After clinging to life at a nearby hospital for nearly a week, Zion Jimenez finally succumbed to the massive injuries he sustained in an earlier car crash.
Police and witnesses state that 23-year-old Jonathan Mora was driving a Nissan Altima on South Mountain Vista Street. Mr. Mora failed to stop for a Toyota Camry which was stopped on Mountain Vista as the driver prepared to turn left onto East Vegas Valley Drive. Mr. Jimenez and 20-year-old Omar Moya-Luna were seriously injured in the crash, and bystanders pulled them out of the wreckage as the vehicles caught fire. Mr. Mora fled on foot. When he is apprehended, he will face murder charges.
The Toyota driver, 62-year-old Roberto Santos, was also seriously injured.
Legal Issues in Nevada Rear-End Collisions
If one driver rear-ends another one, insurance companies and emergency responders almost always fault the rear-ender. Indeed, these drivers might even receive citations for failure to maintain a proper lookout or some other traffic infraction. At first blush, then, these wrecks appear to be open-and-shut negligence cases.
But the actual facts are sometimes more complex. In many situations, the rear-ending driver either dies or is too seriously injured to give a statement. Therefore, the accident report only contains one side of the story.
There may be legal issues as well, largely because of the last clear chance defense. Many people are familiar with this doctrine in the context of a “swoop-and-squat” insurance fraud scheme. One driver pulls out in front of another one and then suddenly slows down to induce a rear-end collision. These antics are especially common in Florida, New York, and other no-fault insurance states.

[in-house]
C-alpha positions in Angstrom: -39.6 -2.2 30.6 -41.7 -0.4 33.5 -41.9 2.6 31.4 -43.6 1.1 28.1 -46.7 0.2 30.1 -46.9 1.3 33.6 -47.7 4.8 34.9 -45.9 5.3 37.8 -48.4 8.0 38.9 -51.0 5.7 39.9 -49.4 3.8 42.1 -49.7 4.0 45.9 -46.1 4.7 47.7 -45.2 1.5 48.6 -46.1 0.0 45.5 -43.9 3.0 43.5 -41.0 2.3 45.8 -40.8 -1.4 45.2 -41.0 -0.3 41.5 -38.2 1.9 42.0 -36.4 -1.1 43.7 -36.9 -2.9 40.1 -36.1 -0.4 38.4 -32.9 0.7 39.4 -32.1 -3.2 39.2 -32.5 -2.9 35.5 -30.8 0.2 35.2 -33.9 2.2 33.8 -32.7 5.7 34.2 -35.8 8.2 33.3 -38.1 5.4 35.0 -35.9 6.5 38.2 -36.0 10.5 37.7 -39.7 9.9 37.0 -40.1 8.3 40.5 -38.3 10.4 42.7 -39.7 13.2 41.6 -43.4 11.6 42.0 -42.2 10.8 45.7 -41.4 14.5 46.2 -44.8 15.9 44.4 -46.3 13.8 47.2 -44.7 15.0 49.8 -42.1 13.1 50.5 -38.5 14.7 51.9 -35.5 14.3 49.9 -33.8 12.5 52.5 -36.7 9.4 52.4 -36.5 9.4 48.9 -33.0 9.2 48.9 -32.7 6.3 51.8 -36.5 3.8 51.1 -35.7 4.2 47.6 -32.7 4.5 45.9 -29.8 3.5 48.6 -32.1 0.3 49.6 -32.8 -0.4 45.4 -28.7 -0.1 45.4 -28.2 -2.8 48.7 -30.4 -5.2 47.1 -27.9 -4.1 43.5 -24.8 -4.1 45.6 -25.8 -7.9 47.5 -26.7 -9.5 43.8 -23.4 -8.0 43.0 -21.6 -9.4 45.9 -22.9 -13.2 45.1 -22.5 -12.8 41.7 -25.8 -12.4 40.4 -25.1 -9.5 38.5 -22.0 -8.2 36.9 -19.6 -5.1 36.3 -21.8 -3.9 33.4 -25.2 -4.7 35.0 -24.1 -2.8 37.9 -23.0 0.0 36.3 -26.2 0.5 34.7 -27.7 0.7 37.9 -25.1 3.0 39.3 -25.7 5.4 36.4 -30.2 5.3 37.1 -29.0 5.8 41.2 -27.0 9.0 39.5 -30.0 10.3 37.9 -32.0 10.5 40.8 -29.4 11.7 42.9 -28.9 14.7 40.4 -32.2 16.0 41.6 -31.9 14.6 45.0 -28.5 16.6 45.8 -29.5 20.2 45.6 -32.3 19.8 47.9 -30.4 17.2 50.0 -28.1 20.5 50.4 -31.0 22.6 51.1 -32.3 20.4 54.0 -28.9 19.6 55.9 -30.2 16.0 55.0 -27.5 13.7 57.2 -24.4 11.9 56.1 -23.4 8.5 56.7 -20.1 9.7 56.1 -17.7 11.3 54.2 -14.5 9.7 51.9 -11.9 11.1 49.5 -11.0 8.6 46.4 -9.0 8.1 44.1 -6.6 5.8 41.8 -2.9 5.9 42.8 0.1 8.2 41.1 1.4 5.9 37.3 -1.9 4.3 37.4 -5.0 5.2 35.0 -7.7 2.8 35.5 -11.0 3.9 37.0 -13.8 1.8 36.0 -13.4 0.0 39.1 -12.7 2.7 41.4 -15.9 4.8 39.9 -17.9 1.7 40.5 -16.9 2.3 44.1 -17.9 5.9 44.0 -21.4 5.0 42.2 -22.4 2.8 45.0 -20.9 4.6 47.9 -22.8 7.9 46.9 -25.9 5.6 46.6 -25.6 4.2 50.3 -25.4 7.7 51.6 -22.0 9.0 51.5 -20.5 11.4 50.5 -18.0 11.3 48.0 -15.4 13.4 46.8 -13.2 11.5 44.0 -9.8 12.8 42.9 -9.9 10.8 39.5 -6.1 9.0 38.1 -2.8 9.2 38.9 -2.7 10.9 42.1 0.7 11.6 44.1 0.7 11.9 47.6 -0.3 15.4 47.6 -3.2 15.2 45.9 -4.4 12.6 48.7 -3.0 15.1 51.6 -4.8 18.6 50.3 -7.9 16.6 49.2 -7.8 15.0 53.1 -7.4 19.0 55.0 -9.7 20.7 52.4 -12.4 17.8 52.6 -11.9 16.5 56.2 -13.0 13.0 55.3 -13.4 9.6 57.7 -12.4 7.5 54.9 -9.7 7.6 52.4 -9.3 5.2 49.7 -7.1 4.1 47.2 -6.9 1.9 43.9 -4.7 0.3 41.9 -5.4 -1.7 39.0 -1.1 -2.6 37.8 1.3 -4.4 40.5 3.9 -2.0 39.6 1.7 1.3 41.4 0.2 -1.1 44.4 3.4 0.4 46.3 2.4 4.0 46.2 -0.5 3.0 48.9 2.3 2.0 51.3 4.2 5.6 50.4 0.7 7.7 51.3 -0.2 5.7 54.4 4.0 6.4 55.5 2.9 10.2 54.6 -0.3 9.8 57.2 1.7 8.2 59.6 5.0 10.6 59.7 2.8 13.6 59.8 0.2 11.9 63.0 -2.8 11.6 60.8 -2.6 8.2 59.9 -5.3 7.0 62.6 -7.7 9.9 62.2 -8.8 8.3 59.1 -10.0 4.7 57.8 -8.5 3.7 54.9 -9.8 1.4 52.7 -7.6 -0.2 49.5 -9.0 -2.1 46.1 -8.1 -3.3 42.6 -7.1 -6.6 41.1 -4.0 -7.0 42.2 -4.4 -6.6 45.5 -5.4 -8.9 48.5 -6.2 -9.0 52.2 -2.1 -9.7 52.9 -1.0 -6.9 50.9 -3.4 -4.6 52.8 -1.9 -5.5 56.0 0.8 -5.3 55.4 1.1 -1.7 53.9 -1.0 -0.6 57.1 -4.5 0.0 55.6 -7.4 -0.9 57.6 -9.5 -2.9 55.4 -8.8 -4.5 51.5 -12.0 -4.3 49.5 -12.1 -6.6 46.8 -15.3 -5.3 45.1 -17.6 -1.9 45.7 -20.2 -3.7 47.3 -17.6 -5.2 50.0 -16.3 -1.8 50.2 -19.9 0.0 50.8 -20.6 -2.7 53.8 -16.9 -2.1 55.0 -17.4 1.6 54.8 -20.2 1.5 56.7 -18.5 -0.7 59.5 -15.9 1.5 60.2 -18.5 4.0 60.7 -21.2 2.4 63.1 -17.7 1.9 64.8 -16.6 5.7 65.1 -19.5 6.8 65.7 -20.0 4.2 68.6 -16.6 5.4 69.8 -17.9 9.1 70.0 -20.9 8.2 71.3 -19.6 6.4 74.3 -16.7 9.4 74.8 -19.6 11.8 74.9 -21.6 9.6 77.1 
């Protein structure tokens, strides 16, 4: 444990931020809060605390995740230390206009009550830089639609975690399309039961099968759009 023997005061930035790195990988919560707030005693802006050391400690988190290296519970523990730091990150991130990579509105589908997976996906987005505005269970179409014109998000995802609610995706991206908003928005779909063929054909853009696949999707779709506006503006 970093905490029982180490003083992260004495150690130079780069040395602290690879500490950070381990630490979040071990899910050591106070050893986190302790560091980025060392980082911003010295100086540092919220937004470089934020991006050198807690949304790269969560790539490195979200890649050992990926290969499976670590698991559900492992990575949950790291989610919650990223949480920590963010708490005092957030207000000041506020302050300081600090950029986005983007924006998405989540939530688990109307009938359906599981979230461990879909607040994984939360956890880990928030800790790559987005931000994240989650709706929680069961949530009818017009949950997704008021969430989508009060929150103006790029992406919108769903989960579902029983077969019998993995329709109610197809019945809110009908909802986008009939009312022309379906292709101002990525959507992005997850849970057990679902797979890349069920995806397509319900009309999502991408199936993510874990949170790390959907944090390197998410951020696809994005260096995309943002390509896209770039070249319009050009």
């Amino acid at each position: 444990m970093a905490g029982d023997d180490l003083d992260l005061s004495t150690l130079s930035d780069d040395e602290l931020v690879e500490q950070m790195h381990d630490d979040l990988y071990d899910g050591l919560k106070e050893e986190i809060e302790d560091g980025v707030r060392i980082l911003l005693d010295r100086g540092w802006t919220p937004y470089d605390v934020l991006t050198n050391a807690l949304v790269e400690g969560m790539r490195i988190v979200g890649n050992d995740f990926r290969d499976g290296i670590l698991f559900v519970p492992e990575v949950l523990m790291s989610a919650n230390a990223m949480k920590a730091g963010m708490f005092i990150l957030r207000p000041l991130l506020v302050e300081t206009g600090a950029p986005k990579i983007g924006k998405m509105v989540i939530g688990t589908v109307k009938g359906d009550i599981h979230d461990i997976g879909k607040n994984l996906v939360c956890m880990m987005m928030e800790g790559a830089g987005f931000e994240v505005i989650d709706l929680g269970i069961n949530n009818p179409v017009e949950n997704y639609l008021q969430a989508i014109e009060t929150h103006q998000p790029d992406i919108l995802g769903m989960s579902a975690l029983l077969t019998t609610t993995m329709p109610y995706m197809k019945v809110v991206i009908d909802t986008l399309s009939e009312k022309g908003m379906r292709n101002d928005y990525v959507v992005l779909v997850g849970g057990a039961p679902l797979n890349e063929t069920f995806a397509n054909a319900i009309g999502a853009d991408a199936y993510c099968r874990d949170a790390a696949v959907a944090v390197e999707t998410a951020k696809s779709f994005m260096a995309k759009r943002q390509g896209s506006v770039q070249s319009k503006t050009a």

The last clear chance rule also applies in Nevada serious injury collisions. If one driver can avoid the crash, maybe by changing lanes, that driver is liable for damages if the s/he fails to take advantage of that opportunity. So, in rear-end crashes, the apparent victim may actually be the tortfeasor (negligent driver).
It’s important to point out that there is a difference between the last clear chance and any possible chance. Sometimes, emergency maneuvers are impossible because of traffic or other considerations. In other situations, the driver simply does not have enough time to react.
Options for Compensation in Las Vegas Wrongful Death Cases
When a victim dies, no amount of money can fully compensate for that loss. But compensation can assuage that grief, bring some sort of closure, and give the survivors the economic means to move on.
In Nevada and most other states, wrongful death plaintiffs are entitled to pecuniary losses, such as:
- Funeral and burial expenses,
- The decedent’s pain and suffering,
- Lost future financial support,
- Medical bills related to the decedent’s final injury or illness, and
- Loss of future emotional support.
The statute of limitations is normally two years. The two years begin running at the time of death, not at the time of an accident or a medical diagnosis.
Sometimes, the survivors may receive compensation for their own pain and suffering. Nevada has a very broad negligent infliction of emotional distress rule. In a nutshell, if a close relative witnessed the crash firsthand, that relative may be entitled to damages for emotional distress and other losses.
Connect With an Aggressive Lawyer
There may be a difference between fault for the accident and liability for damages. For a free consultation with an experienced personal injury attorney in Las Vegas, contact Naqvi Injury Law. We do not charge upfront legal fees in negligence cases.